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CASE ENTRY

US v. Lynch

Operator of a marijuana dispensary in California—where marijuana is legal—faces a mandatory minimum of five years in prison for violating federal marijuana law. Should the jury have known about the sentence or their power to acquit even if they think there’s enough evidence to convict? No, says the Ninth Circuit, but all hope is not lost. If the defendant can convince the court that he was in strict compliance with state law, he may qualify for relief under a 2015 law that prohibits the feds from spending money on the prosecution. Dissent: There may be no need to inform jurors they can acquit (if there is ample evidence of guilt, but they believe the law unjust), but here the court went further and implied they could be punished for jury nullification. Which violates the Sixth Amendment.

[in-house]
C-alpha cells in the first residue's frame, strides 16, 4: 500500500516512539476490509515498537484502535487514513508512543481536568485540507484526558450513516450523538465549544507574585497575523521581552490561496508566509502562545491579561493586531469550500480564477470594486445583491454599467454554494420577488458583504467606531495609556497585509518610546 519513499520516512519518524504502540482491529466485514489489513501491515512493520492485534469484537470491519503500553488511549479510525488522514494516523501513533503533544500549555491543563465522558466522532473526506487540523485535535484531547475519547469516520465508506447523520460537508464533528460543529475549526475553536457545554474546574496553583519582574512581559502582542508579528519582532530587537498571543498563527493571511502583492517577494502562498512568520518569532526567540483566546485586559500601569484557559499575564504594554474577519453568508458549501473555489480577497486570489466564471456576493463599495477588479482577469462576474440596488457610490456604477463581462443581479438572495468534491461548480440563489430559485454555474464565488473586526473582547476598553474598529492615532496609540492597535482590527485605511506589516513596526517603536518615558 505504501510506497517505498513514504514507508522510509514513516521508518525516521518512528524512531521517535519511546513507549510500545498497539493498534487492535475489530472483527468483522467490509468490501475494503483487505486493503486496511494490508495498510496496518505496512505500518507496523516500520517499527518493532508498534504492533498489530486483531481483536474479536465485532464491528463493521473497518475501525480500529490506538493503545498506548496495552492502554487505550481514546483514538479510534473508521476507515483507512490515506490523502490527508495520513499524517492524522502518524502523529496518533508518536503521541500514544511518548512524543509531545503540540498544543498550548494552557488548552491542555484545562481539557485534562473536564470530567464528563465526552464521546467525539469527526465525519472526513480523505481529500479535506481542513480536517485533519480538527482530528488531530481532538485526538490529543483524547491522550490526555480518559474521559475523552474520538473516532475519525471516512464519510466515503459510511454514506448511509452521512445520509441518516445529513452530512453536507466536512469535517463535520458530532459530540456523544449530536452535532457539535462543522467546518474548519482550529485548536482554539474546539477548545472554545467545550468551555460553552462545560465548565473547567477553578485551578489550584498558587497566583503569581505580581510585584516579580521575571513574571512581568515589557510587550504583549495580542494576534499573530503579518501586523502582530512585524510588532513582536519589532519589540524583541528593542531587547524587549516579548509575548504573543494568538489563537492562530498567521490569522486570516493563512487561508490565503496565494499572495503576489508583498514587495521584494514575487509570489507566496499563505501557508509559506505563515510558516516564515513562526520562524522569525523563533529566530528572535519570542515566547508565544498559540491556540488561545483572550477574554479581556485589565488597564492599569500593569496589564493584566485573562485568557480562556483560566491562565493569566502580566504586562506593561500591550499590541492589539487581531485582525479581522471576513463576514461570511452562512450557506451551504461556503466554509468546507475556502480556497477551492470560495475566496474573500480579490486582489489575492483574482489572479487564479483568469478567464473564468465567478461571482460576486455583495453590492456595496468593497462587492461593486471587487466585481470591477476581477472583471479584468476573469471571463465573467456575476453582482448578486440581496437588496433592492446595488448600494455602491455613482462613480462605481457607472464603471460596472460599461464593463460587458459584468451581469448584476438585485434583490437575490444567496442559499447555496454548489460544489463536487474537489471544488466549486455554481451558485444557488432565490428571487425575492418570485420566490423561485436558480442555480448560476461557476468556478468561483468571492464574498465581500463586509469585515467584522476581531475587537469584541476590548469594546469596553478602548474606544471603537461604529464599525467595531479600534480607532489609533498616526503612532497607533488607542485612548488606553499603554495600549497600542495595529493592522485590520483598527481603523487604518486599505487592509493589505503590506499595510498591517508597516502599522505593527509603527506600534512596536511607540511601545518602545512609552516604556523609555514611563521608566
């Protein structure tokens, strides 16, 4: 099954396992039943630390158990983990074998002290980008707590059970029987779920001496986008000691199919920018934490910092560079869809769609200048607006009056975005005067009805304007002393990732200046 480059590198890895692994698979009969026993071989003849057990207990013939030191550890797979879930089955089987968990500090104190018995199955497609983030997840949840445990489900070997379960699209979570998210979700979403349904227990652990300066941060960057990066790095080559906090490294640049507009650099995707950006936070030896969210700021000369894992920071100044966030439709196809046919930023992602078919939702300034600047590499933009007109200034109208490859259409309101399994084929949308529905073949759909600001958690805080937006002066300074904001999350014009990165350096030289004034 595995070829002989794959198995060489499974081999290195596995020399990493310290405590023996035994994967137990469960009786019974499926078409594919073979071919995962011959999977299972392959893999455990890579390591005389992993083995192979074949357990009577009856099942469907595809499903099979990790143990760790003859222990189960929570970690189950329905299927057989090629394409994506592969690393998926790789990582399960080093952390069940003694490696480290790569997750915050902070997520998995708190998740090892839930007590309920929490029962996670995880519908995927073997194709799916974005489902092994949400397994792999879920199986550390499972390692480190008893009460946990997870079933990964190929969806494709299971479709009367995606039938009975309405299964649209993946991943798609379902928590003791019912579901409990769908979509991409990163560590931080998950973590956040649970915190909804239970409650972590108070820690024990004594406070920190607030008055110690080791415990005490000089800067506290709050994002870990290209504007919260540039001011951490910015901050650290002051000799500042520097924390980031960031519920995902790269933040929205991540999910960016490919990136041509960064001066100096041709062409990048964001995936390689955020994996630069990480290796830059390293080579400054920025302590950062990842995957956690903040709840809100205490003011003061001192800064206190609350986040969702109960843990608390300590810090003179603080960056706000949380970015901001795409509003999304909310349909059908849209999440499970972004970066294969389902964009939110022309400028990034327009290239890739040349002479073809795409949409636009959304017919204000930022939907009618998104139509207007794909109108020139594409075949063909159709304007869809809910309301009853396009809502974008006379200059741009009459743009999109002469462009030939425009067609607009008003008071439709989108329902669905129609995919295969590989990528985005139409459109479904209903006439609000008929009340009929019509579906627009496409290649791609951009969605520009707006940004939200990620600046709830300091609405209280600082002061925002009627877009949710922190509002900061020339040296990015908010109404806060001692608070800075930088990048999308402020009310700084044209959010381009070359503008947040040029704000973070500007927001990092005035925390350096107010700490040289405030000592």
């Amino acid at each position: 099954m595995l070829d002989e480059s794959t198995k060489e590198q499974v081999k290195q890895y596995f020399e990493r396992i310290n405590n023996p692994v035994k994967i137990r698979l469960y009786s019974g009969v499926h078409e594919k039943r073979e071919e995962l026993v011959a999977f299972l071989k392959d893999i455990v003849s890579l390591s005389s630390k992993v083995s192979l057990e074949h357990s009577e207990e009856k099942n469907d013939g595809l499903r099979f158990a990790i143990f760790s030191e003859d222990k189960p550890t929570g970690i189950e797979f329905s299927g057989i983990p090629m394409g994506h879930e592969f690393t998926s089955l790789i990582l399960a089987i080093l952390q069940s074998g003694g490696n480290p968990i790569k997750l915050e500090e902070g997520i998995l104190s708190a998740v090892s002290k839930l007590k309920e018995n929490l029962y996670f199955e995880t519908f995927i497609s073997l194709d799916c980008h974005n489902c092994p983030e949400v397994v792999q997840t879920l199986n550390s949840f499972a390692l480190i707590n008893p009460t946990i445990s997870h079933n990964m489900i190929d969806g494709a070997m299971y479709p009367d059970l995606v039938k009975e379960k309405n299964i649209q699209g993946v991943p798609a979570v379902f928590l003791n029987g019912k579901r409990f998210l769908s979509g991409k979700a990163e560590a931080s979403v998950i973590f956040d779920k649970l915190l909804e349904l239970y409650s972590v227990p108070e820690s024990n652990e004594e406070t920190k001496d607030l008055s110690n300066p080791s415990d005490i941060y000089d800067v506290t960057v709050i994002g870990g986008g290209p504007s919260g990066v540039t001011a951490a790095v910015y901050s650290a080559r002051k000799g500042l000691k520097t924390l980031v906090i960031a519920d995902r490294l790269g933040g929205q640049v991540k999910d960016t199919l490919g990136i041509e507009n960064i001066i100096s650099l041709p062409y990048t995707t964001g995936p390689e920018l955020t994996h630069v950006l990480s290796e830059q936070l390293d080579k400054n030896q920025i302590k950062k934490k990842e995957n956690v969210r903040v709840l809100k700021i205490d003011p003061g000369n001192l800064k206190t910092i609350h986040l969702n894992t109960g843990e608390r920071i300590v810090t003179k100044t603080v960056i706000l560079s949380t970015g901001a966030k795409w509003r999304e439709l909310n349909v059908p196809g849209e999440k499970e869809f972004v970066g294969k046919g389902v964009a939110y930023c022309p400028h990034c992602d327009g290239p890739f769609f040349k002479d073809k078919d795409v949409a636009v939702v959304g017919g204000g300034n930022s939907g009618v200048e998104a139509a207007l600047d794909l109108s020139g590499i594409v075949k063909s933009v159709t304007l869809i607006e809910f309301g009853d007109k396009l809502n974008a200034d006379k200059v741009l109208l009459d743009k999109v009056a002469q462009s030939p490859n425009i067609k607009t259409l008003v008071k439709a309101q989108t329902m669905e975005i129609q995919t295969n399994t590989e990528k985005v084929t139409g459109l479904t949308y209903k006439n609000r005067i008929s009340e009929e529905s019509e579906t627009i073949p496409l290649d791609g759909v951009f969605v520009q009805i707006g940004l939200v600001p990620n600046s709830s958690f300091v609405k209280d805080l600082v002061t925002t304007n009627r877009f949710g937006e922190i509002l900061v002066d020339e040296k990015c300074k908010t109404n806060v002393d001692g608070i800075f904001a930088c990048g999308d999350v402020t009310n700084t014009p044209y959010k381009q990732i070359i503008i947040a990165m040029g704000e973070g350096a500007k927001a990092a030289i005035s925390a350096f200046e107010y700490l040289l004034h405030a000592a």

Tags: 2018, Mandatory Minimum, Ninth Circuit, Sixth Amendment, Tenth Amendment

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